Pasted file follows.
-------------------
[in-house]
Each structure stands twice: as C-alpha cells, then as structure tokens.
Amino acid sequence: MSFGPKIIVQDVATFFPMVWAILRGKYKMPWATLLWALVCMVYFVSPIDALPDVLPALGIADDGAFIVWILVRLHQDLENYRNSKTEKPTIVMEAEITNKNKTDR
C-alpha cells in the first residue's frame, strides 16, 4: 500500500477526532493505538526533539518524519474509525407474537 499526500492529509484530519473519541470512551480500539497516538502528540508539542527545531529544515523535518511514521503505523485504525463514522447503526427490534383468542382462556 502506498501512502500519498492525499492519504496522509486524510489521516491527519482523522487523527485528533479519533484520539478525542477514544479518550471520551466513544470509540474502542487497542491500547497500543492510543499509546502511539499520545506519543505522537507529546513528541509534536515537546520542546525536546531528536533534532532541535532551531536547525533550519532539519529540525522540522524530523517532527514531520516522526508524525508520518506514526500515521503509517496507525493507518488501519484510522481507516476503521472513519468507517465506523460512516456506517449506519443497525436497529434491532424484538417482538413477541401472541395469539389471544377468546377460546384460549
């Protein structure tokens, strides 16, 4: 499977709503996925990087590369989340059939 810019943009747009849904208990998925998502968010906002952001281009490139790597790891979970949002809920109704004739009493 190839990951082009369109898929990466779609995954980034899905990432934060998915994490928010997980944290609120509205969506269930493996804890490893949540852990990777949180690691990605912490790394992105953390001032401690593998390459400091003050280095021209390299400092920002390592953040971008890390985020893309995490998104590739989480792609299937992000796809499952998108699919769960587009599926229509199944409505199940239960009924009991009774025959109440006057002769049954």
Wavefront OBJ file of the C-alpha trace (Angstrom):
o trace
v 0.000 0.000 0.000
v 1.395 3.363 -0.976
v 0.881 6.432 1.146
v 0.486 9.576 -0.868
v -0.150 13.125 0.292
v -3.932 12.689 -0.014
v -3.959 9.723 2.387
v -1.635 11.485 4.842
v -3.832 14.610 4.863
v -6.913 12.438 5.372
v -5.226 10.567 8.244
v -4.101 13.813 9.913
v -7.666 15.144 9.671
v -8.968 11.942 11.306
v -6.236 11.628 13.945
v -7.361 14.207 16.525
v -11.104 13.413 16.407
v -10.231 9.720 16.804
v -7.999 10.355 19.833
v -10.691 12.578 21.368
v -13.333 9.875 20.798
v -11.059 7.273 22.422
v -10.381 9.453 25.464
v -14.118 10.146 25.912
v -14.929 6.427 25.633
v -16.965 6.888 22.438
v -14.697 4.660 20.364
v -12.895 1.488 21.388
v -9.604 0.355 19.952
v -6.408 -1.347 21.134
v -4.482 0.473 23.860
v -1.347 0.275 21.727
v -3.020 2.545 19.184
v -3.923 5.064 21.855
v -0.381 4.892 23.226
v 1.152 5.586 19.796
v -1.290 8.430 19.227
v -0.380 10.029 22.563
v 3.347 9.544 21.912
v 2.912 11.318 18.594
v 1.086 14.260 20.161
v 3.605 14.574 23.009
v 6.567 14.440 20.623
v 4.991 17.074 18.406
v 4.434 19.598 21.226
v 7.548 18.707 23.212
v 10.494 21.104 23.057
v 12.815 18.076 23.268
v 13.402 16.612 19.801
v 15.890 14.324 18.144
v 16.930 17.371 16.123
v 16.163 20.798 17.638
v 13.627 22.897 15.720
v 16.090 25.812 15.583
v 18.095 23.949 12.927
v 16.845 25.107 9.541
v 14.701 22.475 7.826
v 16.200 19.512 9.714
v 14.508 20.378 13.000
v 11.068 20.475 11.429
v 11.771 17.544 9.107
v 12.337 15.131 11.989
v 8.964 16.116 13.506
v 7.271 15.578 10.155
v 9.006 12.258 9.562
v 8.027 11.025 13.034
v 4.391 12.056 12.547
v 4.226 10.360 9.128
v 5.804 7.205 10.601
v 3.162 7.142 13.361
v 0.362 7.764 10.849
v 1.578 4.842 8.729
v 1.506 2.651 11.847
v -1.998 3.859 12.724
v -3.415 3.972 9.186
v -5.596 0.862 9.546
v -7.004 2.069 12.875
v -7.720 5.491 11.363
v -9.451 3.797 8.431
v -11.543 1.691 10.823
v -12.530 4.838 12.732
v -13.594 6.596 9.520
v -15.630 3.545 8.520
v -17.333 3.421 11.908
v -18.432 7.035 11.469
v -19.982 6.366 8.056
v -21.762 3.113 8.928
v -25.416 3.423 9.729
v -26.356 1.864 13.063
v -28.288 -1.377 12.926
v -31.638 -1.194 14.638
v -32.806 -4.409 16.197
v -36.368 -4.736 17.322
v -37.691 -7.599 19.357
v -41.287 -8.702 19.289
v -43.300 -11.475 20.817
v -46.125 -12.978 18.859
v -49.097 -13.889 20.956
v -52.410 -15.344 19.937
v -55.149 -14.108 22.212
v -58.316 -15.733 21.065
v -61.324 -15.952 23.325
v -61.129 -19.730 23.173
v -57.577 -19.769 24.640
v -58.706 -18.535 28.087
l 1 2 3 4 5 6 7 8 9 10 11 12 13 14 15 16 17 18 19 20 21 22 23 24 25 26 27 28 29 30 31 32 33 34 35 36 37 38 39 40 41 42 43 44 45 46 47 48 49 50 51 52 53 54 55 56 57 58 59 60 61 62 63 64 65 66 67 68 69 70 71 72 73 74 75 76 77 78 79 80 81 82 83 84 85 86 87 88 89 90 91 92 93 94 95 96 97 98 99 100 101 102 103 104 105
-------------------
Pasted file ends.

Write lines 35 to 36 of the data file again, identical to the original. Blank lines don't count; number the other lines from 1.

v -12.895 1.488 21.388
v -9.604 0.355 19.952